15 Job Interviewing Fails to Avoid in Your Next Interview

By January 1, 2019 June 3rd, 2019 No Comments

Interviewing for a new job is tough—we all know it.

Pulling off a successful interview involves many steps, all the way from preparation to following up afterward. No one will blame you for being nervous or for making small blunders. It happens to the best of us.

However, there are certain slip-ups that are inexcusable by any measure. They are the kind of sloppy failures of judgment that make you look amateurish. When you’re interviewing for a new position, avoid these 15 blunders at all costs:

Blunder 1: Talking About a Different Job Than The One You’re Interviewing For

At an interview, you will likely be asked “Where will you see yourself in five years?” This question is meant to gauge your passions and eventual goals. So if you talk about seeing yourself in a position or field that has nothing to do with the job you’re interviewing for, the recruiter will wonder why you’re even there.
For example, if you’re vying for a sales position but talk about how you’re aiming for a marketing career, chances are you’re not that enthusiastic about sales, and your interviewer will note that.

Blunder 2: Eating During a Phone Interview

You always want to be as articulate as possible during any interview, and this is especially true for phone interviews, where reception already threatens clarity.
If you’re stuffing your mouth with food while talking on the phone, chances are your recruiter won’t understand what you’re saying. Admitting to your recruiter that you’re eating while talking to them exhibits a total lack of concern. Plus, you wouldn’t bring snacks to a face-to-face interview, so why do it here?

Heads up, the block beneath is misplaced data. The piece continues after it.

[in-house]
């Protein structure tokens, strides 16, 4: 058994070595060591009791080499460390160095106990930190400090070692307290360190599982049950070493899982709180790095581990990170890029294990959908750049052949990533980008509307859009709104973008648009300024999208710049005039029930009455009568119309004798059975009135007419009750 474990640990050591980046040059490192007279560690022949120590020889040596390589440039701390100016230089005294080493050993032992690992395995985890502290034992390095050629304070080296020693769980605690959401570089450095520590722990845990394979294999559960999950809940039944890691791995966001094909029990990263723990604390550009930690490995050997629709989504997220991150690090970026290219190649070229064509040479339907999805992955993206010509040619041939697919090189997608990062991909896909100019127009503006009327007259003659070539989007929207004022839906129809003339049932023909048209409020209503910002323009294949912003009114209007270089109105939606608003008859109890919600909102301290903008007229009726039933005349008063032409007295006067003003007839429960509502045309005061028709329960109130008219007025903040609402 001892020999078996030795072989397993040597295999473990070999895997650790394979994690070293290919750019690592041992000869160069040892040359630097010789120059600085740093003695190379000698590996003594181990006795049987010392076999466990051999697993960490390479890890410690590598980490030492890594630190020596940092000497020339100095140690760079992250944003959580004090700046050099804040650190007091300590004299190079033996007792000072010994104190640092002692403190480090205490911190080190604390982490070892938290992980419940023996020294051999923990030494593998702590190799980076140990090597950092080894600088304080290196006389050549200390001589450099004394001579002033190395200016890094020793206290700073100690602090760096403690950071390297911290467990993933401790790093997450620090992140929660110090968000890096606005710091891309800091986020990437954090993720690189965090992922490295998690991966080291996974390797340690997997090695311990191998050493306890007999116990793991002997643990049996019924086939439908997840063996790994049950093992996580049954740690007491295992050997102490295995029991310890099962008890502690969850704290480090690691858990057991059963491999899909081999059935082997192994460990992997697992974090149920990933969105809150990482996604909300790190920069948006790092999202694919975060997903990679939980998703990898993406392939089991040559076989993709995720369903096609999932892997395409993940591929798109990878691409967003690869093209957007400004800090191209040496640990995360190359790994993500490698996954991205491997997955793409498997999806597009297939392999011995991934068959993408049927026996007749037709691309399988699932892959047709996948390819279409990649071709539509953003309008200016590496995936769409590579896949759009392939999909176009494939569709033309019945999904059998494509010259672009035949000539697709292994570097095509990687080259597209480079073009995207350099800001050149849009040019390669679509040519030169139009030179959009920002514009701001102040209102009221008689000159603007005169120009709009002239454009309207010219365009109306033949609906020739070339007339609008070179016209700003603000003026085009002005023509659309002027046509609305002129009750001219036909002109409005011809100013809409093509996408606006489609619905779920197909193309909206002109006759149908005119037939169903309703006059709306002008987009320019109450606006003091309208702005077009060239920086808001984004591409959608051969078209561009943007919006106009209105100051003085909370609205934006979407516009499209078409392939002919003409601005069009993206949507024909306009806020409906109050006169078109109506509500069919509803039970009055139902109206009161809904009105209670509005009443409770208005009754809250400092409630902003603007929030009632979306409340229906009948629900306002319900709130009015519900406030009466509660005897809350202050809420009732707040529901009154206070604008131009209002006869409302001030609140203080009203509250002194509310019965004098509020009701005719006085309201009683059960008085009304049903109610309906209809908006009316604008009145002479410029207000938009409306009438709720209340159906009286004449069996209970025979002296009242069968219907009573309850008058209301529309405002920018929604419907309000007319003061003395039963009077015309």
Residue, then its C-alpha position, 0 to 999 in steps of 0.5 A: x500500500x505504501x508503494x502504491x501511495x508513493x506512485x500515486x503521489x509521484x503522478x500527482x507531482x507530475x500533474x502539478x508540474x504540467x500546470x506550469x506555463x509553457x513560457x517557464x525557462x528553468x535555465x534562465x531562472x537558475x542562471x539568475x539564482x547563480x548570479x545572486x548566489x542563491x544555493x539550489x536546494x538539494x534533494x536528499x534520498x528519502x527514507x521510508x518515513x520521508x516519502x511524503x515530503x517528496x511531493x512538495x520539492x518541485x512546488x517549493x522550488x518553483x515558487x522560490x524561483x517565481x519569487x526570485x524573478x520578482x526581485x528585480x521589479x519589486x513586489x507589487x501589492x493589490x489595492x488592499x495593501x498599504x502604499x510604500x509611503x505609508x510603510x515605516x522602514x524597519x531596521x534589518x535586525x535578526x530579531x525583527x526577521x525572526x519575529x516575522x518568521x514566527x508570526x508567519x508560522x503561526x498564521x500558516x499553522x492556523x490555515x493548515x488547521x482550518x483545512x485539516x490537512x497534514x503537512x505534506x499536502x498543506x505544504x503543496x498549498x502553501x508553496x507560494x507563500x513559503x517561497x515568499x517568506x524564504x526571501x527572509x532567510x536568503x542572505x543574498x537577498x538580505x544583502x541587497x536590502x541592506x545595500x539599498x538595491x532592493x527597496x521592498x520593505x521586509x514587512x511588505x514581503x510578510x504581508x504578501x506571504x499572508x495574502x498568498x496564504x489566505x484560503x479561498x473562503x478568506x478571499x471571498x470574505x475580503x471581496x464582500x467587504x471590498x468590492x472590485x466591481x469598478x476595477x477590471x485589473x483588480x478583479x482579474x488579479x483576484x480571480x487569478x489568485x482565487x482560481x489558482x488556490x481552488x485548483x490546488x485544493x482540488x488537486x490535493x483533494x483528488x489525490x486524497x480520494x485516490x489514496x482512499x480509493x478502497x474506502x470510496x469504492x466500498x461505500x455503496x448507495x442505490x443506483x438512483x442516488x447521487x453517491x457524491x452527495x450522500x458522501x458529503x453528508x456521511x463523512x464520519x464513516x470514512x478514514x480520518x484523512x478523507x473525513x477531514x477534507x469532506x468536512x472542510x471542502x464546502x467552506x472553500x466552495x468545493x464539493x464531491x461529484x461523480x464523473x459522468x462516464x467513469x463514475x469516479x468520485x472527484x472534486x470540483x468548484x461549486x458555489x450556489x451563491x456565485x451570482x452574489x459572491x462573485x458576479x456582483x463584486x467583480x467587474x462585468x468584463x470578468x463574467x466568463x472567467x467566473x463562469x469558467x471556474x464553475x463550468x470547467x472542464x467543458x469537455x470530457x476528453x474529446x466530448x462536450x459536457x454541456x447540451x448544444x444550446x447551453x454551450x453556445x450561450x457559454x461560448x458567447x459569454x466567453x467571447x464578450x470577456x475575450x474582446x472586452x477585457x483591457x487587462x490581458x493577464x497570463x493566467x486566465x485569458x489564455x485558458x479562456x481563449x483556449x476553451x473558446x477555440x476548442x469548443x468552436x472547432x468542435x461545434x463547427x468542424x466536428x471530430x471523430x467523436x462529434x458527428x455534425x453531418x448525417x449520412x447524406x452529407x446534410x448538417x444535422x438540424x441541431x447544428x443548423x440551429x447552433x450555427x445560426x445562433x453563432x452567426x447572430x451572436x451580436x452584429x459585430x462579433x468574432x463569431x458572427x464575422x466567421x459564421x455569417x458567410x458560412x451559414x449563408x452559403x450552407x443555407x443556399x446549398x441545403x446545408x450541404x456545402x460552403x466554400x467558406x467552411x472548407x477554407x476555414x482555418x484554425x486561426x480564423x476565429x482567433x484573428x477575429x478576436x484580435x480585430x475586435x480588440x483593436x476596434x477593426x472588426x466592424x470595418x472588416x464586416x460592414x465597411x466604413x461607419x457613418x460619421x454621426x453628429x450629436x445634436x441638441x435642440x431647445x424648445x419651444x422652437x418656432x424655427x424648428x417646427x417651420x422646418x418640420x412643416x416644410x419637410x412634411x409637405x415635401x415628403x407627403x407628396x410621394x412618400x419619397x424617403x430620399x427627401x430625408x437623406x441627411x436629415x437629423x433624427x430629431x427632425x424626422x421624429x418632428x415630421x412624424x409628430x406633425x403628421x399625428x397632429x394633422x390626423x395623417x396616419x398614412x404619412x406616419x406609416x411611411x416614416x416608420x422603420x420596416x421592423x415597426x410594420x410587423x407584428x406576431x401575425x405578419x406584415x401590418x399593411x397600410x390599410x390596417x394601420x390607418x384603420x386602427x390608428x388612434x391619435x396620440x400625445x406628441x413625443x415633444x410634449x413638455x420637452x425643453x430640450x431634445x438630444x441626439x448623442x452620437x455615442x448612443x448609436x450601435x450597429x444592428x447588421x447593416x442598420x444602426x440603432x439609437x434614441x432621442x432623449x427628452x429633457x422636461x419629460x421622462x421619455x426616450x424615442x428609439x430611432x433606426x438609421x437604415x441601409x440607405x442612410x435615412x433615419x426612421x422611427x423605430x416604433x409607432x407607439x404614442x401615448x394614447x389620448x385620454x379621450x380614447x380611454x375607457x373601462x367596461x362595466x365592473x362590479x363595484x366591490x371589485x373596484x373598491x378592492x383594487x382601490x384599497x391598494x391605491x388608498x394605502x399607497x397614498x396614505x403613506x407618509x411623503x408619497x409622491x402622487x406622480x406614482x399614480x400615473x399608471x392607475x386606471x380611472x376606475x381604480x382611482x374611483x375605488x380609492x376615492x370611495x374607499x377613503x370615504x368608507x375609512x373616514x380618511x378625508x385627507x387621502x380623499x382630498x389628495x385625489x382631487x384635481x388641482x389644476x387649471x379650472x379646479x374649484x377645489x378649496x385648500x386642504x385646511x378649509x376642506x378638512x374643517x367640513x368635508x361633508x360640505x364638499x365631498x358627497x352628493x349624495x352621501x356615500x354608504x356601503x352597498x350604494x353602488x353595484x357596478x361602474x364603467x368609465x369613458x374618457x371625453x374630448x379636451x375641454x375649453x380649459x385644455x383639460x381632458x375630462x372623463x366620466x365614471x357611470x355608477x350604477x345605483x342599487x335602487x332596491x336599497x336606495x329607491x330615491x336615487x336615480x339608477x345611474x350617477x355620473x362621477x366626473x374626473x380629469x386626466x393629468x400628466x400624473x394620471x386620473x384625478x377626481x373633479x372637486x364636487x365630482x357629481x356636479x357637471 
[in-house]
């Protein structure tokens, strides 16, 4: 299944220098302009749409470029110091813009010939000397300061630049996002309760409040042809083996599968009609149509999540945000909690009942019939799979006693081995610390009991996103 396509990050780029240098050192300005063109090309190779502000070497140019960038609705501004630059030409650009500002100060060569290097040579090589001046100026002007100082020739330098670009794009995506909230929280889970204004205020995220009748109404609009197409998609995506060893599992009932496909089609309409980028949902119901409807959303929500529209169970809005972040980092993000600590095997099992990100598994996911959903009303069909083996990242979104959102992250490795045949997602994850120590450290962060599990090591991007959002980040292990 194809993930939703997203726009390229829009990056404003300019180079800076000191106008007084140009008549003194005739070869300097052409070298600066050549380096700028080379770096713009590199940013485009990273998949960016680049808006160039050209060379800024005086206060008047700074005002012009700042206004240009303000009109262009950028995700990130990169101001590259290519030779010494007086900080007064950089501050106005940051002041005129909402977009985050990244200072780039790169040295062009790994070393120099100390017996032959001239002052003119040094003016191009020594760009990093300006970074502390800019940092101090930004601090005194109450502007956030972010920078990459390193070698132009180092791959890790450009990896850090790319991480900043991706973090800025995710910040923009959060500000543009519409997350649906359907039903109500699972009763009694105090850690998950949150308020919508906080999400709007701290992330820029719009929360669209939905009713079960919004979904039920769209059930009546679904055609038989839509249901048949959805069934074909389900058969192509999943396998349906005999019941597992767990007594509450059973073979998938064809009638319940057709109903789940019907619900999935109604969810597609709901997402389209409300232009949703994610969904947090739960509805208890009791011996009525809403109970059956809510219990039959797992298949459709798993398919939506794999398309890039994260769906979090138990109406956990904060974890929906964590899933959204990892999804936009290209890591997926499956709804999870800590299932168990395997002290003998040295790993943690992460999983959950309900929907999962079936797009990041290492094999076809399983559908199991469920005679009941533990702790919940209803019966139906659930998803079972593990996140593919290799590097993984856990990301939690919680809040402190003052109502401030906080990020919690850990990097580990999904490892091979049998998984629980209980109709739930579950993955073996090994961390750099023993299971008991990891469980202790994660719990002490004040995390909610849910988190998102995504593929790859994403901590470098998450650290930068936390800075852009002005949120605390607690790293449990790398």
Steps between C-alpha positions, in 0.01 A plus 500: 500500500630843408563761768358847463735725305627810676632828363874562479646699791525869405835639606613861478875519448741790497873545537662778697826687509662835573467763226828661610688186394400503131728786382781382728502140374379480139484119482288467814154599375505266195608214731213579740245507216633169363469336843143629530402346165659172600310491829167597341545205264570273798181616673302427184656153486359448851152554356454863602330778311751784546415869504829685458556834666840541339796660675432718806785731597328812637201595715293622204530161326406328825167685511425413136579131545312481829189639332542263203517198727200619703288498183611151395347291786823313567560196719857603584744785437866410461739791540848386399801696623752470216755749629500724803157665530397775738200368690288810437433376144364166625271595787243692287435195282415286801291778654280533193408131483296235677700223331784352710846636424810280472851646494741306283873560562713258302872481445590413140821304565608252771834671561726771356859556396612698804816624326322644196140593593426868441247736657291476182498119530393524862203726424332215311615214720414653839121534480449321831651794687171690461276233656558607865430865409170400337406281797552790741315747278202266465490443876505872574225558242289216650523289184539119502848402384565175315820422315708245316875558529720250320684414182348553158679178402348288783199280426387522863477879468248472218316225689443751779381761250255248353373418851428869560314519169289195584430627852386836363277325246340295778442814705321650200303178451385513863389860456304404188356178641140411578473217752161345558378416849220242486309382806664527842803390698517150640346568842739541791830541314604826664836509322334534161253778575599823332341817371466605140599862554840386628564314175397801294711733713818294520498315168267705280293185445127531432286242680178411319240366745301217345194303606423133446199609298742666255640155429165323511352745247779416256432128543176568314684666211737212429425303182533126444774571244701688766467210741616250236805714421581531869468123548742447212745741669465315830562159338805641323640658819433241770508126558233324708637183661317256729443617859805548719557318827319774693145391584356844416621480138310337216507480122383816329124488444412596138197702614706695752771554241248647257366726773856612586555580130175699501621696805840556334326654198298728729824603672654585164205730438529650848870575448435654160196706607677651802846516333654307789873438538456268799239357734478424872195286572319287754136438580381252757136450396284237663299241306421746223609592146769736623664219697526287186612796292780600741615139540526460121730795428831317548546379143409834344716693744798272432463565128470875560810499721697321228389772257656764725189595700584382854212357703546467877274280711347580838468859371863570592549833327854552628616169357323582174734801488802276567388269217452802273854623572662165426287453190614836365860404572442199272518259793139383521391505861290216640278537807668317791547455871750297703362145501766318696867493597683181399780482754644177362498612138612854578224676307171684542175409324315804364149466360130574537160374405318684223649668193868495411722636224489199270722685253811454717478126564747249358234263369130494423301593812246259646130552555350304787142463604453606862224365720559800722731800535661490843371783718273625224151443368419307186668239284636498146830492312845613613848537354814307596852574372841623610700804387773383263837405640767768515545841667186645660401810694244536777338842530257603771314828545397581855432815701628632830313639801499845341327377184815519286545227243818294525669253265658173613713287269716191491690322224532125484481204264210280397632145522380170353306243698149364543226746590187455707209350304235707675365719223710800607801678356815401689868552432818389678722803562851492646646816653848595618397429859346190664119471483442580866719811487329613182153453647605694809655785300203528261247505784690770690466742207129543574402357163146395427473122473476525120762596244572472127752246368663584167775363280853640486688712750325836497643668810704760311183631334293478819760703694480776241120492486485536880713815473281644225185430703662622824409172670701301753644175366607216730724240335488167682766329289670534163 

Blunder 3: Not Maintaining Composure

As we already mentioned, it’s only natural to feel nervous during an interview. Nevertheless, you must do your best to maintain all sense of composure—it looks extremely professional if you do so. Whereas if you’re fidgeting, biting your nails, or engaging in other nervous tactics, it’s not a good look.

Blunder 4: Not Committing

If you commit to an interview, you’d best follow through. Both you and your recruiter are putting a lot of work into making this interview happen, and precious time has been set aside. If something pops up that prevents you from making your interview, make sure to let your recruiter know in advance.
If you pull out at the last minute due to a conflict or a change of heart, it’s not only a waste of your time—it’s an insult to the recruiter. They will remember this in case you ever try to apply at their company again. And just like that, you’ve burned a bridge

Blunder 5: Not Being Comfortable

Recruiters don’t want to intimidate you and make you uncomfortable (well, most don’t). They’re looking forward to a good, productive conversation and you should be too.
Sit down and don’t be so tense. Relax yourself, although still remain professional. If there’s a chair present at the interview and you choose to stand the whole time, your recruiter will find it strange.

Blunder 6: Showing Up Drunk